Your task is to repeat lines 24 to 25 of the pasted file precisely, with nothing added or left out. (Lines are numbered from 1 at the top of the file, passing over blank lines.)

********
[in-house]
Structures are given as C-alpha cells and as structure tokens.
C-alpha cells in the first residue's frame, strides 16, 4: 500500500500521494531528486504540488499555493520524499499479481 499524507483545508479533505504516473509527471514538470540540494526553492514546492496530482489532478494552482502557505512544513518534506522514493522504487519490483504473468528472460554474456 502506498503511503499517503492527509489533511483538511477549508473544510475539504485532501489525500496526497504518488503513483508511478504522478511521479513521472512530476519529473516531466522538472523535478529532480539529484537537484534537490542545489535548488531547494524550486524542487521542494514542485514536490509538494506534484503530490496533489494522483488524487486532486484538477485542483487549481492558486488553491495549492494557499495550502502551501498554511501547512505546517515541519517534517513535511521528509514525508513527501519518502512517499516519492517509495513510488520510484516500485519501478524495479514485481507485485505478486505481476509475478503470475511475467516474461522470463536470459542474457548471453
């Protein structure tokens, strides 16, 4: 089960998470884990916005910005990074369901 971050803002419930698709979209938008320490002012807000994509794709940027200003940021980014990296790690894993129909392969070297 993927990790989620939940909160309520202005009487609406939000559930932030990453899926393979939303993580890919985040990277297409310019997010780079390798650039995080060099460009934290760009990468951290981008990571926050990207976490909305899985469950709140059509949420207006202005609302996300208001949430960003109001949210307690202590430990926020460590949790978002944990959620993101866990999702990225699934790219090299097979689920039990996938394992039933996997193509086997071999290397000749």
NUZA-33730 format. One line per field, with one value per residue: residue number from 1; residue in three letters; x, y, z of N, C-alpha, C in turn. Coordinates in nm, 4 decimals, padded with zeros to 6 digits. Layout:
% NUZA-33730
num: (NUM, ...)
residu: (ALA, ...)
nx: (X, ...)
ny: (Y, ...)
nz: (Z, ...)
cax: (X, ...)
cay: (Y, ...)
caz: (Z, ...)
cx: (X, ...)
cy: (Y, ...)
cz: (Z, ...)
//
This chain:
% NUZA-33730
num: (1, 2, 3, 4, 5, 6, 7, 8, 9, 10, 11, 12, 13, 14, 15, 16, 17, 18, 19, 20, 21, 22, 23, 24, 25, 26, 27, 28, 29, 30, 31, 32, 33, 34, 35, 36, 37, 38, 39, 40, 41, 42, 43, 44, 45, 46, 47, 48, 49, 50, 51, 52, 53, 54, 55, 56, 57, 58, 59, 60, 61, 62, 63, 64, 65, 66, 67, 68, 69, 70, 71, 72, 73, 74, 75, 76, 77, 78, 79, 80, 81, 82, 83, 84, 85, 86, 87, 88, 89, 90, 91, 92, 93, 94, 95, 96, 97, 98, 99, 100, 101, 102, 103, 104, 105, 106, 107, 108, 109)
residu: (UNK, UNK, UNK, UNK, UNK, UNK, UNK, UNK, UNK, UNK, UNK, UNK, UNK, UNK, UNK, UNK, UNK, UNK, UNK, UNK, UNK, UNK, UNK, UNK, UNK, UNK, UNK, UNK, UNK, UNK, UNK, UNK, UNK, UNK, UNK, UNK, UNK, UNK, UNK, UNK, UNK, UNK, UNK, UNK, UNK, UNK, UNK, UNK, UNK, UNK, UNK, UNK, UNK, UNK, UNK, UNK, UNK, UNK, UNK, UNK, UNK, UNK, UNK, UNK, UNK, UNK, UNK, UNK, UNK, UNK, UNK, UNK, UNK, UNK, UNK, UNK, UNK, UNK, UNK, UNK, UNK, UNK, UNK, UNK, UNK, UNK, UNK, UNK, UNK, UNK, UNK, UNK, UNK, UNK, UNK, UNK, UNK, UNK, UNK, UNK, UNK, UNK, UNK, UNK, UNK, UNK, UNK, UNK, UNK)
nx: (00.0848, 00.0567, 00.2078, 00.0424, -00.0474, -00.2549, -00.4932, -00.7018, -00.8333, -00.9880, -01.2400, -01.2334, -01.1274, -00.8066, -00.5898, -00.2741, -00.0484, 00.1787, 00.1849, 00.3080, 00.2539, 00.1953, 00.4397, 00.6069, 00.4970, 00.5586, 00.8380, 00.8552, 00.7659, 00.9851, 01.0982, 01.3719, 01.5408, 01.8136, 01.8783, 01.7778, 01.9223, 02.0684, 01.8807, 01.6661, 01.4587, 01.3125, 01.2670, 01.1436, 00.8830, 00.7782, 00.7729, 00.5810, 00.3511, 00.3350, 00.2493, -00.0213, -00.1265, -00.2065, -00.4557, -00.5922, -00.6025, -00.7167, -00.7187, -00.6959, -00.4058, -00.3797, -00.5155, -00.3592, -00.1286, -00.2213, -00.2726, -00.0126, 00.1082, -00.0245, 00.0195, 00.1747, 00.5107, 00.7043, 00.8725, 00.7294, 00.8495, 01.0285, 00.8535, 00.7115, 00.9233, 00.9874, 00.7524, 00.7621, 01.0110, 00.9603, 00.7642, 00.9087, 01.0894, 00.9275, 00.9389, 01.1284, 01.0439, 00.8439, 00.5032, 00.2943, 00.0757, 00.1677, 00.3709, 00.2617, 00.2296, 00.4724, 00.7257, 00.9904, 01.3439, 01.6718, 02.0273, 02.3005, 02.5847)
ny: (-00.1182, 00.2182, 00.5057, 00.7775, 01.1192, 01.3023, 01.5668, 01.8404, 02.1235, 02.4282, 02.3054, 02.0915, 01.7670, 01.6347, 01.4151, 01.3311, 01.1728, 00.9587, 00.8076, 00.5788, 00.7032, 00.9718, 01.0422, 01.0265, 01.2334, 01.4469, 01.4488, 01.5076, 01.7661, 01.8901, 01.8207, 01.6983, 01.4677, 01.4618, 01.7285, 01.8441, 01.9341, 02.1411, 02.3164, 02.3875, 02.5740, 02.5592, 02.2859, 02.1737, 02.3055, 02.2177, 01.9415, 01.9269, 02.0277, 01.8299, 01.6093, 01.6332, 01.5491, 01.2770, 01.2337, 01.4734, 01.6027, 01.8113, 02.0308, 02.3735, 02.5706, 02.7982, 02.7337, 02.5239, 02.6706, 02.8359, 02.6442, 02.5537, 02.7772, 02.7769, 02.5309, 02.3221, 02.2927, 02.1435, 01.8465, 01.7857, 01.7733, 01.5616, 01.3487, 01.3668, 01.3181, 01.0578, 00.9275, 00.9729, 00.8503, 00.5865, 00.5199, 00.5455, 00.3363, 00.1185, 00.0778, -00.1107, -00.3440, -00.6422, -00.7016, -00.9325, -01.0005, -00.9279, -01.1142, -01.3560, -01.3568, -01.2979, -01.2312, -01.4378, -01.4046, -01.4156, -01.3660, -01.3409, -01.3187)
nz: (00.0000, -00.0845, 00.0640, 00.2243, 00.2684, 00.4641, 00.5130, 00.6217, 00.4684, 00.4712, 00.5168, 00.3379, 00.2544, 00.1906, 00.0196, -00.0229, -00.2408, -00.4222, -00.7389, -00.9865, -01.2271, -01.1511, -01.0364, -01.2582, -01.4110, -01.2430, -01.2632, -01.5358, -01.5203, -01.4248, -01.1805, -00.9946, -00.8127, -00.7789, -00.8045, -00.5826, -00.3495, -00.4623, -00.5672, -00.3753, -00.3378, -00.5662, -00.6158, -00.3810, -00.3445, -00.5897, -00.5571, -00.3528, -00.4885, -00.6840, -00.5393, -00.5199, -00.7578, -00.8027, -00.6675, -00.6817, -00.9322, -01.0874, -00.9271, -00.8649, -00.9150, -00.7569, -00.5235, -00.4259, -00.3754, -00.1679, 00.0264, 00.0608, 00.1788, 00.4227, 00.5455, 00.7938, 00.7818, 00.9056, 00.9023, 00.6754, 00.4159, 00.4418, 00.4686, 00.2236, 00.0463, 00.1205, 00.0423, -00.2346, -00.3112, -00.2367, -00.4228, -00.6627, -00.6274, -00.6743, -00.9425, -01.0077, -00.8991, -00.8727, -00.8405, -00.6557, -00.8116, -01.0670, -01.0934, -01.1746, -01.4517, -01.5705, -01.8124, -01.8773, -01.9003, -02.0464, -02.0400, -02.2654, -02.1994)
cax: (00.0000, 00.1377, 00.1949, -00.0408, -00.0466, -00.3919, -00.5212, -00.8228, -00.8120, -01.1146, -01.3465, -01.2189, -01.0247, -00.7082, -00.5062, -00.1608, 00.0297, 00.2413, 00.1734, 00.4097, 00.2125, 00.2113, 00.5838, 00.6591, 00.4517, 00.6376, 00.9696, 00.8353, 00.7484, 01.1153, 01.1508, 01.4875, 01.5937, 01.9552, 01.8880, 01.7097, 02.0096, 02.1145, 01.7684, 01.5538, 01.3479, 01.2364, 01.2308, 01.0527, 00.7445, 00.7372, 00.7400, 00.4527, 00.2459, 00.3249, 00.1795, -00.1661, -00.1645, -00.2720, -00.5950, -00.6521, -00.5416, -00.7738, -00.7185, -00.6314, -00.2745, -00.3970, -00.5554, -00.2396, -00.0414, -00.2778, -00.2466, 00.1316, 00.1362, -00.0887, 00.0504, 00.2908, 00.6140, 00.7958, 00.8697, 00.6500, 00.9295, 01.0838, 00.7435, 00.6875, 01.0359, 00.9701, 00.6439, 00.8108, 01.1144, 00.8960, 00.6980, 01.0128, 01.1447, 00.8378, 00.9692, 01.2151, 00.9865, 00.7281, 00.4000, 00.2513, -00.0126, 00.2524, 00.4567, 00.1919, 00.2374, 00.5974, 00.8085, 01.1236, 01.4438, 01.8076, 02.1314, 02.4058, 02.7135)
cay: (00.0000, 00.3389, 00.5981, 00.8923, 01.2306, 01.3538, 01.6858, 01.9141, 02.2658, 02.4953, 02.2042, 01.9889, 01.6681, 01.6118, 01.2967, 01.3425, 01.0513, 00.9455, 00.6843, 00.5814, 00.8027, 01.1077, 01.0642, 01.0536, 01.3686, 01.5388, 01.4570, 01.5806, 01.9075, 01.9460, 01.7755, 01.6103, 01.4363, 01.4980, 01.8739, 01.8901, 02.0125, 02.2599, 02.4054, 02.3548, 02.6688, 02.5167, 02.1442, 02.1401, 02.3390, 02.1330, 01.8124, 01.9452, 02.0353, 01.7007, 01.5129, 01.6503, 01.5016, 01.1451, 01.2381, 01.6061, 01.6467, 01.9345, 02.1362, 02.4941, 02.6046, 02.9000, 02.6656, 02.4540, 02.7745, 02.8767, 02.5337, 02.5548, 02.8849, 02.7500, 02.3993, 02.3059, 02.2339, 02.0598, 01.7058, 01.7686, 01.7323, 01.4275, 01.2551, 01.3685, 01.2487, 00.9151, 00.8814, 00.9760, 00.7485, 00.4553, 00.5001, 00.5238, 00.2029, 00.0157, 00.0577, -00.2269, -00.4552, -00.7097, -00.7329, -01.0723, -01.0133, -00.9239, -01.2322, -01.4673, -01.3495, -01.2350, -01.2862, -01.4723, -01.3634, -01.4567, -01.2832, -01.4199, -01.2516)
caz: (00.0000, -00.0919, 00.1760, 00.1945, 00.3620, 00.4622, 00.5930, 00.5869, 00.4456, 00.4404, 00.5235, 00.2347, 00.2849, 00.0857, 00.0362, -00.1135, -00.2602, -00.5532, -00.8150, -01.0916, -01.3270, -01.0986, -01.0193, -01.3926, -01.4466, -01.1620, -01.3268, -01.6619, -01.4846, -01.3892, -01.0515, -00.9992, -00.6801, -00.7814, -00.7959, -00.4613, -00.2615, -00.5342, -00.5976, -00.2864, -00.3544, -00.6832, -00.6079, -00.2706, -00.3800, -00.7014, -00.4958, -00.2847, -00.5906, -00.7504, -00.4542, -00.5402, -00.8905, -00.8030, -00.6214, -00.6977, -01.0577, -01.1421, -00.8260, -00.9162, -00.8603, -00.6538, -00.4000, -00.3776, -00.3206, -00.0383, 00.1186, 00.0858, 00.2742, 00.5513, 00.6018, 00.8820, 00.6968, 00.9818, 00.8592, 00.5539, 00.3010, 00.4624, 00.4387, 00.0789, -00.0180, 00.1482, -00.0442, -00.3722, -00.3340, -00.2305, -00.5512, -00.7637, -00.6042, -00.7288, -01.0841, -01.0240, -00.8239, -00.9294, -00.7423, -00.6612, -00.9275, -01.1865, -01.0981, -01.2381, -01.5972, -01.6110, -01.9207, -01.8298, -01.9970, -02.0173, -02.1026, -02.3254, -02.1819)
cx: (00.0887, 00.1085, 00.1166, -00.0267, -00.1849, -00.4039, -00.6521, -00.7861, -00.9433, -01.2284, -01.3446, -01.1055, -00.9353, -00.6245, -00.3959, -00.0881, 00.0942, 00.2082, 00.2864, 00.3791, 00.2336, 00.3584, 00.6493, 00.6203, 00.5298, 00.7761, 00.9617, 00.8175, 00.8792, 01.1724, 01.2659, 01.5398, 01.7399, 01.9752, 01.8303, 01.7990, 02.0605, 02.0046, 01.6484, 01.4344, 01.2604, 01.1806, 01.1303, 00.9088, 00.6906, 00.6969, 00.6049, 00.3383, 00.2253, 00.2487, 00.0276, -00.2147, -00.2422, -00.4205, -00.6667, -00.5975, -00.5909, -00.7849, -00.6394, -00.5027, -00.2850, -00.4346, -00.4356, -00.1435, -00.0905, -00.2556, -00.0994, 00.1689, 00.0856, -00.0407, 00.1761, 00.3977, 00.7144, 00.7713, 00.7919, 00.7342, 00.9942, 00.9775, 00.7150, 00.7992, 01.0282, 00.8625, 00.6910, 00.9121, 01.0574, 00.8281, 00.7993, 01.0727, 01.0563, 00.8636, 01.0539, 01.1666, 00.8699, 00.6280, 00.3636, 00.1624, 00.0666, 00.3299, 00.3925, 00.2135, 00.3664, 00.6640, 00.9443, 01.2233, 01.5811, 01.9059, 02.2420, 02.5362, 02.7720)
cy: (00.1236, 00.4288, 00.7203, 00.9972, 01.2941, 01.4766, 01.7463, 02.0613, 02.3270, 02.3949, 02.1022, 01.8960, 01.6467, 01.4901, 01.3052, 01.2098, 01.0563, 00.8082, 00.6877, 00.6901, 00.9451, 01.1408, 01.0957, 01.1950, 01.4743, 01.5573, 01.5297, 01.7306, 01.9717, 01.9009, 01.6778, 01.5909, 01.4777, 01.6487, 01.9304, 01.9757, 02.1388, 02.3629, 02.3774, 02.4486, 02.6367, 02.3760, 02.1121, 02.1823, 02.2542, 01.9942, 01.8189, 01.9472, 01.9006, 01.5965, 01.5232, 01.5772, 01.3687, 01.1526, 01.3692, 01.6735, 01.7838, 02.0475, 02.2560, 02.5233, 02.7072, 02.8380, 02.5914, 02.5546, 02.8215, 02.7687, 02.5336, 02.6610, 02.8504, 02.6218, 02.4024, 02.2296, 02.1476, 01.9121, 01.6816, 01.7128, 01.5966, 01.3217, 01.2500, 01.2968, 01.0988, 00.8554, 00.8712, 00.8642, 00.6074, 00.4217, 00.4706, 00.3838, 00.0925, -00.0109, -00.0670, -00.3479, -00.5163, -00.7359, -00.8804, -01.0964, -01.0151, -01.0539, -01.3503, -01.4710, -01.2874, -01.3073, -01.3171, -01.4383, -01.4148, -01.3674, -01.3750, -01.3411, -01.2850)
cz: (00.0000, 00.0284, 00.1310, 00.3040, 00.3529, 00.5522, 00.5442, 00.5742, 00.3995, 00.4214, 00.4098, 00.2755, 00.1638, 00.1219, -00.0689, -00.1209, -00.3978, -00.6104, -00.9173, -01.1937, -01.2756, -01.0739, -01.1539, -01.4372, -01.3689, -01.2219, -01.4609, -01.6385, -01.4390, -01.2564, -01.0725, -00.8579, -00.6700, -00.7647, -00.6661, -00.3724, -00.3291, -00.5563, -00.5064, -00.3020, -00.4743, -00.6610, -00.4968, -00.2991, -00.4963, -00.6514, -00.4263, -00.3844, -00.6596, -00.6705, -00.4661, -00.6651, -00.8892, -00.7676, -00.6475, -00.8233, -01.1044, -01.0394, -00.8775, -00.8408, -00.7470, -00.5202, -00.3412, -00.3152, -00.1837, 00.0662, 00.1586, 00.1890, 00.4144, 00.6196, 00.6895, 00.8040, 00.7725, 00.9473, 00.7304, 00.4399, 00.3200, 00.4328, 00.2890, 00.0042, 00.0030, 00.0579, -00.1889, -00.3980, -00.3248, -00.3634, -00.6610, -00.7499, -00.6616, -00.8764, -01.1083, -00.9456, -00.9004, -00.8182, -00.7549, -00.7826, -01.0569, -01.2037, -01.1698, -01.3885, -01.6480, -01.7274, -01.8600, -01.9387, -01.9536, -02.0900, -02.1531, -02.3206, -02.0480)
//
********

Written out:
ny: (-00.1182, 00.2182, 00.5057, 00.7775, 01.1192, 01.3023, 01.5668, 01.8404, 02.1235, 02.4282, 02.3054, 02.0915, 01.7670, 01.6347, 01.4151, 01.3311, 01.1728, 00.9587, 00.8076, 00.5788, 00.7032, 00.9718, 01.0422, 01.0265, 01.2334, 01.4469, 01.4488, 01.5076, 01.7661, 01.8901, 01.8207, 01.6983, 01.4677, 01.4618, 01.7285, 01.8441, 01.9341, 02.1411, 02.3164, 02.3875, 02.5740, 02.5592, 02.2859, 02.1737, 02.3055, 02.2177, 01.9415, 01.9269, 02.0277, 01.8299, 01.6093, 01.6332, 01.5491, 01.2770, 01.2337, 01.4734, 01.6027, 01.8113, 02.0308, 02.3735, 02.5706, 02.7982, 02.7337, 02.5239, 02.6706, 02.8359, 02.6442, 02.5537, 02.7772, 02.7769, 02.5309, 02.3221, 02.2927, 02.1435, 01.8465, 01.7857, 01.7733, 01.5616, 01.3487, 01.3668, 01.3181, 01.0578, 00.9275, 00.9729, 00.8503, 00.5865, 00.5199, 00.5455, 00.3363, 00.1185, 00.0778, -00.1107, -00.3440, -00.6422, -00.7016, -00.9325, -01.0005, -00.9279, -01.1142, -01.3560, -01.3568, -01.2979, -01.2312, -01.4378, -01.4046, -01.4156, -01.3660, -01.3409, -01.3187)
nz: (00.0000, -00.0845, 00.0640, 00.2243, 00.2684, 00.4641, 00.5130, 00.6217, 00.4684, 00.4712, 00.5168, 00.3379, 00.2544, 00.1906, 00.0196, -00.0229, -00.2408, -00.4222, -00.7389, -00.9865, -01.2271, -01.1511, -01.0364, -01.2582, -01.4110, -01.2430, -01.2632, -01.5358, -01.5203, -01.4248, -01.1805, -00.9946, -00.8127, -00.7789, -00.8045, -00.5826, -00.3495, -00.4623, -00.5672, -00.3753, -00.3378, -00.5662, -00.6158, -00.3810, -00.3445, -00.5897, -00.5571, -00.3528, -00.4885, -00.6840, -00.5393, -00.5199, -00.7578, -00.8027, -00.6675, -00.6817, -00.9322, -01.0874, -00.9271, -00.8649, -00.9150, -00.7569, -00.5235, -00.4259, -00.3754, -00.1679, 00.0264, 00.0608, 00.1788, 00.4227, 00.5455, 00.7938, 00.7818, 00.9056, 00.9023, 00.6754, 00.4159, 00.4418, 00.4686, 00.2236, 00.0463, 00.1205, 00.0423, -00.2346, -00.3112, -00.2367, -00.4228, -00.6627, -00.6274, -00.6743, -00.9425, -01.0077, -00.8991, -00.8727, -00.8405, -00.6557, -00.8116, -01.0670, -01.0934, -01.1746, -01.4517, -01.5705, -01.8124, -01.8773, -01.9003, -02.0464, -02.0400, -02.2654, -02.1994)